Maverick Citizen

WHITE ELEPHANTS

Gauteng’s ‘new’ R1.2bn Covid-19 ICU hospitals still lie abandoned, unfinished or underused

Then and Now. Surrendered to weeds, a block of the R208-million ABT Kopanong, Hospital. (Photo: Cllr Daddy Mollo) | ABT Kopanong Hospital, Johannesburg, 2020. (Photo: Supplied by Jonathan Peel, Sanjo Construction) | Danger, beware of falling roofs. One of the corridors inside Kopanong hospital. (Photo: Cllr Daddy Mollo)

Since the start of the Covid-19 pandemic, the Gauteng government has spent a staggering R1.238bn of much-needed Covid-19 funds on the construction of four new “field intensive care” hospitals. The money was spent in 2020, but two are still not open. The other two are only partially open and are being repurposed for other aspects of healthcare. The Alternative Build Technology units were controversially commissioned in March 2020 to provide extra bed capacity for the first wave of the pandemic.

This week Kwara Kekana, spokesperson for the Gauteng Department of Health (GDoH), told Maverick Citizen that the three senior health officials suspended in February are the head and deputy head of infrastructure and the clinical manager of Helen Joseph Hospital. Kekana declined to provide their names on the advice of the legal and labour relations units of the department.

Big questions loom over Gauteng’s billion-rand ICU field hospitals

However, Maverick Citizen has established that the head of infrastructure is Dr Sifiso Goodhope Maseko and the clinical manager is Dr Medupe Modisane. Maseko had previously been the acting head of Chris Hani Baragwanath Academic Hospital (CHBAH) but was then already caught up in allegations of corruption and maladministration, leading to his dismissal. According to sources, not long after, he was appointed as the head of infrastructure by former Gauteng Health MEC Bandile Masuku, despite having no qualifications or experience for the job. According to one of our sources, this “put him in complete control of the infrastructure budget and projects”.

On Thursday night Maverick Citizen spoke to Tasneem Motara, the MEC for Infrastructure Development. Motara confirmed that the head of the Gauteng Department of Infrastructure Development Supply Chain Management and (then) Acting CFO, Trevor Tabane, had been suspended. In addition, she said, five officials in the health directorate had been suspended, listing them as the Deputy Director General, Chief Director, Deputy Director, Chief Professional and Project Manager. She did not provide their names. 

Gauteng premier: ‘Repurposing’ of new ICU hospitals will be ‘guided by clinicians’

The identification of all the people who have been suspended (previously the Gauteng government declined to provide this information) joins the dots with information provided by Kaizer Kganyago, spokesperson for the Special Investigating Unit (SIU). 

Kganyago revealed that the five hospitals in Gauteng which are the subject of an ongoing investigation by the SIU “as part of its Covid investigations under Proclamation 23 of 2020” are Kopanong Hospital, George Mukhari Academic Hospital, Chris Hani Baragwanath Academic Hospital, Tshwane District Hospital and Jubilee Hospital. 

Four (out of five) of these hospitals were the sites for controversial Alternative Building Technology (ABT) field intensive care units, controversially commissioned in March 2020 to provide extra bed capacity for the first wave of the Covid-19 pandemic.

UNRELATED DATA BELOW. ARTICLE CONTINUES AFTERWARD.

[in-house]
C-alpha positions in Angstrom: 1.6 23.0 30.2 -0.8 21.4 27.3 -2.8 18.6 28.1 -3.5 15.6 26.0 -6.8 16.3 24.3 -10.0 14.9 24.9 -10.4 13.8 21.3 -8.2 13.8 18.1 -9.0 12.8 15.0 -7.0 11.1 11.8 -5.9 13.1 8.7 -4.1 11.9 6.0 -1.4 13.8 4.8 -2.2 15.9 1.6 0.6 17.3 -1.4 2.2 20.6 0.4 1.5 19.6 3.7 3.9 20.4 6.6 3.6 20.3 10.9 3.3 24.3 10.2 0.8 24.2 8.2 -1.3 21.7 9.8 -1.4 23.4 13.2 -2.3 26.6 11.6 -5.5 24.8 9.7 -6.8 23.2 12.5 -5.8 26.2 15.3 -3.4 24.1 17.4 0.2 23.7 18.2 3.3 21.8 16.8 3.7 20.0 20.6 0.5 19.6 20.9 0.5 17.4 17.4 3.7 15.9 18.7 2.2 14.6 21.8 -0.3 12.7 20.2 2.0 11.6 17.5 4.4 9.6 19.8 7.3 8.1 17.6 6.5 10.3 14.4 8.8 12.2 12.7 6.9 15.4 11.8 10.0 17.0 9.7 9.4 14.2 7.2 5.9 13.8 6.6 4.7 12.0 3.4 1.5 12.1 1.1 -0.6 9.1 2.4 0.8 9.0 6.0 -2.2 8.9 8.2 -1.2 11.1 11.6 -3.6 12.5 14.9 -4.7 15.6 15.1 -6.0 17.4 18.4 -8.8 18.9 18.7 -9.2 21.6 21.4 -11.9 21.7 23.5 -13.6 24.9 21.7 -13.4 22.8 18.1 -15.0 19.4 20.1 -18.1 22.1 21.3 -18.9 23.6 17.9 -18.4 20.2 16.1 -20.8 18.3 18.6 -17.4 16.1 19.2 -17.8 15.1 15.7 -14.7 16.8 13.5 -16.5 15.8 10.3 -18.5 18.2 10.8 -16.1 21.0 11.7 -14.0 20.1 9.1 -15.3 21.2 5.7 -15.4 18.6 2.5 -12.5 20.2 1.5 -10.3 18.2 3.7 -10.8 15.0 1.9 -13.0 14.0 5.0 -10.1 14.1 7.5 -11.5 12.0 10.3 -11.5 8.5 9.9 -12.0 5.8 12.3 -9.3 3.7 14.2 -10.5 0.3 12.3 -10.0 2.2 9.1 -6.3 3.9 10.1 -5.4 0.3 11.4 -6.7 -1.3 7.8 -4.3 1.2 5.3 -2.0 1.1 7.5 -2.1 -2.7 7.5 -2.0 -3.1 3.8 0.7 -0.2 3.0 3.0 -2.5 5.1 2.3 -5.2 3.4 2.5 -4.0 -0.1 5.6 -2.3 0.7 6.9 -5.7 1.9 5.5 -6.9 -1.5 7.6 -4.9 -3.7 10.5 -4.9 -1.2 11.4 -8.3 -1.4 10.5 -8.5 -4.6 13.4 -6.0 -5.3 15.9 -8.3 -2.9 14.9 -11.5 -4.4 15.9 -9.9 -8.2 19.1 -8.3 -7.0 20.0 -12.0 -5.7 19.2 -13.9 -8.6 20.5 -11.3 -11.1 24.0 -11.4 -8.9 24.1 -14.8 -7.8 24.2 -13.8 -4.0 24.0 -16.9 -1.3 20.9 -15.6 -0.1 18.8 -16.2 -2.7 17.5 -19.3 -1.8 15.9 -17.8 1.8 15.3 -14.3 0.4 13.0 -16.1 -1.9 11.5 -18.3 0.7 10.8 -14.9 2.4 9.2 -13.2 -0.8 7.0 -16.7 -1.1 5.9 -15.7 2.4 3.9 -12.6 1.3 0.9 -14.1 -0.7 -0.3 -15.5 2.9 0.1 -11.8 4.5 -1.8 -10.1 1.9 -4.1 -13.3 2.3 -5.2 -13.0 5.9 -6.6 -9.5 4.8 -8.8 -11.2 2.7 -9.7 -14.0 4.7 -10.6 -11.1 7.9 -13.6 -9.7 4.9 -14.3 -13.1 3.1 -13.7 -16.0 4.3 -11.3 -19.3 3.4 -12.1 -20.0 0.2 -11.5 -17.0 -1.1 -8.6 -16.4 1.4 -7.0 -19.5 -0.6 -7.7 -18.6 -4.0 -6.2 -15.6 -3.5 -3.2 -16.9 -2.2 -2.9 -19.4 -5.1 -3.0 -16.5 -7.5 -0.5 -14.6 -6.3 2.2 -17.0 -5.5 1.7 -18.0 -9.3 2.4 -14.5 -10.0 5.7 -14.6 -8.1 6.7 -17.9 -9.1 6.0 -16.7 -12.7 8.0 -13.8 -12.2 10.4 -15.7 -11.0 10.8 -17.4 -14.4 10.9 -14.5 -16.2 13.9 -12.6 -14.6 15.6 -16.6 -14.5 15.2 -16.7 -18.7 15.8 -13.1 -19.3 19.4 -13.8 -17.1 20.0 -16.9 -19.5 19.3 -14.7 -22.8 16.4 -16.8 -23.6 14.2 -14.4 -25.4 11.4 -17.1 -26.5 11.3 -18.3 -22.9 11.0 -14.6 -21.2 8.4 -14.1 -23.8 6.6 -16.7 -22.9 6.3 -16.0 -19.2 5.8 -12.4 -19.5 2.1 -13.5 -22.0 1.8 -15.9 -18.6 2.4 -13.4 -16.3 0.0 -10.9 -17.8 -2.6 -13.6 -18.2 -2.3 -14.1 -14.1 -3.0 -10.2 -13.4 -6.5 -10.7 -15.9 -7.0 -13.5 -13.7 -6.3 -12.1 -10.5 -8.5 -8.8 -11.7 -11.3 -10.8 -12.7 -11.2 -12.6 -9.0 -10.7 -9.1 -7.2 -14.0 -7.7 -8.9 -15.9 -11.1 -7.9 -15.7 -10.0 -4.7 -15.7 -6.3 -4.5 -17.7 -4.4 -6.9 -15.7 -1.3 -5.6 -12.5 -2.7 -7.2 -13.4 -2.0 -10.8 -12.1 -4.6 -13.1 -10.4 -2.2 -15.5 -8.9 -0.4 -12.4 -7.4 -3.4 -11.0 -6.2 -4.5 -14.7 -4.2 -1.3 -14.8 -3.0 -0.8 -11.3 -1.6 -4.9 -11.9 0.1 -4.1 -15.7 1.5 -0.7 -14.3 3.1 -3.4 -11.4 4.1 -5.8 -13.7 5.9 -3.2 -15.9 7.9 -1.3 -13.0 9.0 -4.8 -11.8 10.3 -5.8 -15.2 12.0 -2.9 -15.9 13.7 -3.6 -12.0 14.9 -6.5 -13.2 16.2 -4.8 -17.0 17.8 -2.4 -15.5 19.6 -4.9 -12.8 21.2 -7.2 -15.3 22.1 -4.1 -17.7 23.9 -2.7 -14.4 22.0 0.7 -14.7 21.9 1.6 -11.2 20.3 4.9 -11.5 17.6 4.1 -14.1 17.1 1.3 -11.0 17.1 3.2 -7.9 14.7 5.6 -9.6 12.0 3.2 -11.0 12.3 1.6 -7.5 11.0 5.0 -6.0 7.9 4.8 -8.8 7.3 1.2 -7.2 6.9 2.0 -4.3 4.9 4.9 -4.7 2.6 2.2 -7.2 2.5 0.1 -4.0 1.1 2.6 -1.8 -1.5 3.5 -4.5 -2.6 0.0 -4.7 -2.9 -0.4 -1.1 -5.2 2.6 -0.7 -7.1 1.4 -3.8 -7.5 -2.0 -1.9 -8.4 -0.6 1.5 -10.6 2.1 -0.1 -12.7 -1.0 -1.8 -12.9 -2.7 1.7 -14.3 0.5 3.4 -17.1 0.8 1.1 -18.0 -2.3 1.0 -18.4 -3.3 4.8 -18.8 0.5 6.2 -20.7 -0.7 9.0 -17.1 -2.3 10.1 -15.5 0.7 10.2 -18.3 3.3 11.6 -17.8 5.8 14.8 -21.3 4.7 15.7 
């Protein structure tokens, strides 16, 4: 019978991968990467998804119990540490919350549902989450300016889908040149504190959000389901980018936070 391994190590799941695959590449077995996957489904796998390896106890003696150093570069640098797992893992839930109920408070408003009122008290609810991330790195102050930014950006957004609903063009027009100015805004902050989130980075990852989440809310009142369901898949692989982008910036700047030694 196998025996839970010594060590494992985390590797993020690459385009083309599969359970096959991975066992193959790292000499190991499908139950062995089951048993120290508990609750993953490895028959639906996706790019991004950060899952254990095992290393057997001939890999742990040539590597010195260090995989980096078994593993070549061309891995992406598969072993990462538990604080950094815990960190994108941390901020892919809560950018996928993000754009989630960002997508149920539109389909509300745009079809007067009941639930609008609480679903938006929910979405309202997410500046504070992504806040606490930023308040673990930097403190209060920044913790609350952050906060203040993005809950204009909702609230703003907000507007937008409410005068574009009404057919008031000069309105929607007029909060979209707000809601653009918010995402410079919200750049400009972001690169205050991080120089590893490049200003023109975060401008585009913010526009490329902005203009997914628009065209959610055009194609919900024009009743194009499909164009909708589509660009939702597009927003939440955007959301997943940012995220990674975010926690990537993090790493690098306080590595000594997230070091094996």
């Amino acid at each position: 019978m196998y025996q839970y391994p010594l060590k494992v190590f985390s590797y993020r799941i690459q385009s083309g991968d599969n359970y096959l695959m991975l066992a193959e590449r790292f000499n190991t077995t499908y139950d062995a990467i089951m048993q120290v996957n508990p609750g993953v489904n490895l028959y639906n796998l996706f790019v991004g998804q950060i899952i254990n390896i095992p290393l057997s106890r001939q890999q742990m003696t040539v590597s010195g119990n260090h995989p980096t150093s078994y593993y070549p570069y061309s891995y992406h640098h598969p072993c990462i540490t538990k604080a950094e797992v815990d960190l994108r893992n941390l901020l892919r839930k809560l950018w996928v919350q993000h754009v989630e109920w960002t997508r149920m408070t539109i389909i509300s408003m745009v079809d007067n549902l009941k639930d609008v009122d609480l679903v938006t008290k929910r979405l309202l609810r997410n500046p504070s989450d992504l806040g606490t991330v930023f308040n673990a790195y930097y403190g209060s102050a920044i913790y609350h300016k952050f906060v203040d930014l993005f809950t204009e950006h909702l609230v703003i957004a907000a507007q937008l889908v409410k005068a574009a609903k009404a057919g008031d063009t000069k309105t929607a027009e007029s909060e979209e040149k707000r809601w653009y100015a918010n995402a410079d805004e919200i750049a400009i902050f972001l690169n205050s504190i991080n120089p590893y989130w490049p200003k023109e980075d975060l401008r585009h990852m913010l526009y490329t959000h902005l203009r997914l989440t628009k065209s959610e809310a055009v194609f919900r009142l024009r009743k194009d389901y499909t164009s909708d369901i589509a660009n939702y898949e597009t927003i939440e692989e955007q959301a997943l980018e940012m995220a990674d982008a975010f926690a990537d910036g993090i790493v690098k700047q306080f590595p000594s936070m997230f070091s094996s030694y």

On Thursday, Sagren Reddy, the acting head of the SIU in Gauteng, confirmed that it was the hospital “extensions” (ie, the ABT facilities) that are the subject of the SIU investigation. MEC Motara, however, said she had no knowledge of this latest SIU investigation.

Reddy said that the latest investigation involved the same persons of interest and modus that the SIU had uncovered in the AngloGold Ashanti Western Deep Levels Hospital, which has cost the department more than R700-million. Reddy said that the investigation is “at an advanced stage, just tying up loose ends and would be complete by the end of April”.  

Questions about irregularities in the tendering and construction of these hospitals were first reported exclusively by Maverick Citizen in September 2020. But they were always denied by the Gauteng Department of Health and the GDID. At the time we reported how, by the third quarter of 2020, their expenditure topped well over R1-billion. Unfortunately, this expenditure became impossible to track further when the Gauteng government stopped publishing its monthly Covid-19 Expenditure Disclosure reports in January 2021. 

Thabo Masebe, the acting director-general in the Gauteng premier’s office, claimed this was because of concerns about the Protection of Personal Information Act. But he did not substantiate how reporting company names and amounts of publicly awarded tenders could violate this act. 

Similarly, although Gauteng Premier David Makhura has on several occasions promised to resolve the issue around abruptly ending publication of the reports, they remain missing. 

ABT Kopanong Hospital. (Photo: Supplied)
Abandoned and overgrown: Two of the ABT units, ABT Kopanong Hospital, Johannesburg.
(Photo: Cllr Daddy Mollo)

Unfinished, underused and abandoned: Gauteng’s four white elephants   

This week Maverick Citizen sent a set of questions about the state of readiness of the ABT hospitals to the Gauteng Department of Health’s Kekana. We established that as the fifth wave of Covid-19 approaches, two of these new ABT hospitals are yet to open, and two are in the process of being repurposed. 

Kekana’s answers are below. 

Abandoned: Kopanong Hospital 

Project cost: R208,250,000 (According to Kekana this figure may not represent all expenditure to date as the GDID has not provided updated information.) 

Of the four ABT ICU hospitals, Kopanong is the one shrouded in the most controversy and has generated the largest amount of wasteful expenditure. No part is open and it is nowhere near completion. In fact, as the photographs taken by Democratic Alliance councillor Daddy Mollo show, it appears to be abandoned.

Kekana tried to sugarcoat the carcass of the stillborn hospital by saying that a contractor had been appointed to complete the hospital and that “GDoH is considering the possibility of repurposing the facility”. But, she added, “Two challenges must be addressed: The lack of build quality by [the] previous contractor; the structure size/number of beds if completed is above the norms of a District Hospital, and presents an operational funding dilemma.”

In addition, said Kekana, “The building contractor had sued the department, and the department had a counterclaim which the adjudicator found to be premature. No funds have been recovered at this stage.” Kekana was unwilling to name either the old or new contractors, as was the GDID. However, from correspondence in October 2020 with Jonathan Peel, the CEO of Sanjo Fabtech Sterling Building Technologies, Maverick Citizen learnt that a company called Condocor is the main contractor and that it had “contracted with SSP, one of Sanjo Fabtech Sterling’s licensees for proprietary walling system and the roof”.